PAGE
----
Liquid cooled computers used to represent the peak of high-tech geekery. Carefully constructed from various interchangeable and customizable parts, the elaborate chain of pipes and pumps could easily start at $200 in years past.
These prices made liquid cooling – and its benefits – inaccessible to most. However, over the past few years, several companies have introduced affordable, pre-packaged options that are easy to install. Now that they’re cheaper than ever, here’s why you should grab a liquid cooler for your desktop.
Pipe down in there!
Modern air cooling can be extremely effective. Companies like Noctua, which is dedicated to air cooling, have cranked out some hugely efficient CPU and case fans which can handle 99 percent of overclocked consumer PCs. Yet, all of these fans have a downside that they manage with varying degrees of success; they make noise!
Not everyone cares about noise, but it’s a huge problem for those who do. Fans have to spin quickly to deal with heavy system workloads, and that can create an unpleasant mixture of whirs, purrs and growls. Many of the gaming desktops we review generate 50 decibels or more at load. While that’s not going to bust your eardrums, it can be annoying when you hear it every day, especially if you use your PC for hours on end.
Liquid cooling kits like the Corsair Hydro H50 go a long way towards solving this problem. The system consists of a water block, which is placed on your computer’s processor, and a radiator, which is usually placed in one of your case’s fan mounts. Two tubes connect these parts; one carries hot fluid out from the water block, the other returns it once it’s cooled by the radiator.
A fan still must be attached to the radiator to help cool it, but it doesn’t have to spin as quickly as it would if it were attached to a heat sink. As a result, most liquid-cooled systems emit no more than 30 decibels. If silence is golden, then pre-packaged liquid coolers are close to the jackpot.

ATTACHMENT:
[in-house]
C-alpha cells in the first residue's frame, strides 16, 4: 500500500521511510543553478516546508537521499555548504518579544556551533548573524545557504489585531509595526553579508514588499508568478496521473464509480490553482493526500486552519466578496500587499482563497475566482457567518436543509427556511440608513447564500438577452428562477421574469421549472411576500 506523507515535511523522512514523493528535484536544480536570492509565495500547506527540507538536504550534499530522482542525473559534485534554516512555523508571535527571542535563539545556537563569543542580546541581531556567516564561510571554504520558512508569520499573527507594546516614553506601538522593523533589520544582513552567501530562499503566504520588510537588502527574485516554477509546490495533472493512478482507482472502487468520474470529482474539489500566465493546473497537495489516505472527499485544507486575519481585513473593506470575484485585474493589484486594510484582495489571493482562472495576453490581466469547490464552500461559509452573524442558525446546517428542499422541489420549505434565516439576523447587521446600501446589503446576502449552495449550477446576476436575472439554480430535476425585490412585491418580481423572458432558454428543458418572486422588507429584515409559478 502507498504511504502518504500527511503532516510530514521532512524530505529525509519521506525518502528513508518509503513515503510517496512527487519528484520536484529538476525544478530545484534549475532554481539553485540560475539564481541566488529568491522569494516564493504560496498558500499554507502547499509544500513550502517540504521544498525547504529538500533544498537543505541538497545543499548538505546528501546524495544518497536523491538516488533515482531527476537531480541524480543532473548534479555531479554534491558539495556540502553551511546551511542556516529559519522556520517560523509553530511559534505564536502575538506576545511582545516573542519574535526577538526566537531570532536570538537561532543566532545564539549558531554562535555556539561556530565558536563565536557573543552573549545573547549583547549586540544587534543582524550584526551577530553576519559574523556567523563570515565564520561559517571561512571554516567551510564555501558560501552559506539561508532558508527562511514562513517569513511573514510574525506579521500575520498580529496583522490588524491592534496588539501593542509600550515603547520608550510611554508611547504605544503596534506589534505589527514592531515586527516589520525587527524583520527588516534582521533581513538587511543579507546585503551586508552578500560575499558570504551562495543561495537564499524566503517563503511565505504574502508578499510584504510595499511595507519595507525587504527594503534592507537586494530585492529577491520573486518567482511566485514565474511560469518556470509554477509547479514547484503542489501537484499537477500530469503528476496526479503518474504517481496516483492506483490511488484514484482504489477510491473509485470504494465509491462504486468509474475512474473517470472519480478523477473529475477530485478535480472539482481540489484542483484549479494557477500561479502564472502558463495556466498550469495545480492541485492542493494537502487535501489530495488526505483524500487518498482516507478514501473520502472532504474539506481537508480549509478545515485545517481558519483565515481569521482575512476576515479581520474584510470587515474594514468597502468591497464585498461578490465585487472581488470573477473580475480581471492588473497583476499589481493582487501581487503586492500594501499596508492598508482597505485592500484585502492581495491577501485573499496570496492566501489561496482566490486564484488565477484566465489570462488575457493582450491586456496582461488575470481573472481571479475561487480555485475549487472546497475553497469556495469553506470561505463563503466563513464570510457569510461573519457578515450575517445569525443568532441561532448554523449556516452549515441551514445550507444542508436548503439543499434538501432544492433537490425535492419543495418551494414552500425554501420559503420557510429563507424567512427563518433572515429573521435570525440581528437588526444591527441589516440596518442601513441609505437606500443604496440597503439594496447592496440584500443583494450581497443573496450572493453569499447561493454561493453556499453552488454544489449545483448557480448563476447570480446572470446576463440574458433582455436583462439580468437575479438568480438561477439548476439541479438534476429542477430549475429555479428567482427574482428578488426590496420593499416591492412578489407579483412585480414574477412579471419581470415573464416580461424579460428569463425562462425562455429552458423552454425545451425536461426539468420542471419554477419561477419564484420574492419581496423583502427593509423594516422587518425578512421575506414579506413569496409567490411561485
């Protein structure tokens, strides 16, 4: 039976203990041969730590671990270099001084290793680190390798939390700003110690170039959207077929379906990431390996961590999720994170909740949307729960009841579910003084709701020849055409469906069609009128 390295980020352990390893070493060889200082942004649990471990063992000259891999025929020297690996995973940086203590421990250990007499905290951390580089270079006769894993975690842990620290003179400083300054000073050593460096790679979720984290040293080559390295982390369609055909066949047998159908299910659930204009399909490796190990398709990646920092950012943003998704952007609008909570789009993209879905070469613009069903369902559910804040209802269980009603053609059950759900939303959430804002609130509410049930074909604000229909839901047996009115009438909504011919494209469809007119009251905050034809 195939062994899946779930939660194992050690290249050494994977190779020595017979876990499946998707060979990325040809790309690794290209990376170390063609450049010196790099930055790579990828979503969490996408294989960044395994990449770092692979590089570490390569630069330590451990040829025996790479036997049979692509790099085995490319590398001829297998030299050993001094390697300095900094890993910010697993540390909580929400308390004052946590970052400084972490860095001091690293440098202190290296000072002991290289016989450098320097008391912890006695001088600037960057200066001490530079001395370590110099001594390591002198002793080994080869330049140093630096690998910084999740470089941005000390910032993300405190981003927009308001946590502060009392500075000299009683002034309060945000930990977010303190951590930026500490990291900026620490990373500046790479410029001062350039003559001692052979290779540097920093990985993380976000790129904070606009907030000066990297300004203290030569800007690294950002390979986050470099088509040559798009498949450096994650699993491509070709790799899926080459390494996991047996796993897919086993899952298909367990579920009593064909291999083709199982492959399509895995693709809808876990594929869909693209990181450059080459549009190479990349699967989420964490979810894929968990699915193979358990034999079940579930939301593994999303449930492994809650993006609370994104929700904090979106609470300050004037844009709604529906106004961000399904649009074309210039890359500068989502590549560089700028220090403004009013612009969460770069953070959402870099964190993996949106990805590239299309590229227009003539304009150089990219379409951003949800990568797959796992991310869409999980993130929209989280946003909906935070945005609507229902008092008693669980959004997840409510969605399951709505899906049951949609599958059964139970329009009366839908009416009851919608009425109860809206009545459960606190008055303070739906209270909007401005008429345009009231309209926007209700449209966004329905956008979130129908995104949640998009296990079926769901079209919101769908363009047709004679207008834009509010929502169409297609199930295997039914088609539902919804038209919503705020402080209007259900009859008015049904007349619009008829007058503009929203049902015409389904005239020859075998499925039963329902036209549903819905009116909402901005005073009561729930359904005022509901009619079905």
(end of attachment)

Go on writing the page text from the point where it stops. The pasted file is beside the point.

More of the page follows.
The space race
Liquid-based CPU coolers often appear to be large and bulky systems at first glance. Most take up at least one fan slot with a thick radiator, and the most extreme systems take up two fan slots with a double-width radiator built for maximum performance. These heavy contraptions are the first thing most will notice.
In truth though, a liquid cooler can be advantageous. This is because the liquid block itself is usually no wider than a half-dollar, and no more than a couple of inches tall. Highly effective air coolers, on the other hand, are massive. Noctua’s NH-D14 is over six inches tall, and seven inches wide. The Cooler Master V8 GTS is about six inches in all three dimensions.
This can easily result in partially obstructed RAM slots, SATA ports and more. In small systems, a larger air cooler can also cut into room that might be devoted to the video card, and may even prevent the case door from closing properly. Simply put, performance air coolers just don’t work in small PC cases.
A liquid cooler’s radiator can also be troublesome to find room for, but unlike a heat sink, it provides options. Any fan mount within range of the tubes connecting the radiator to the liquid block will work. In some situations, you can even place the radiator outside of the case if you’re desperate for space.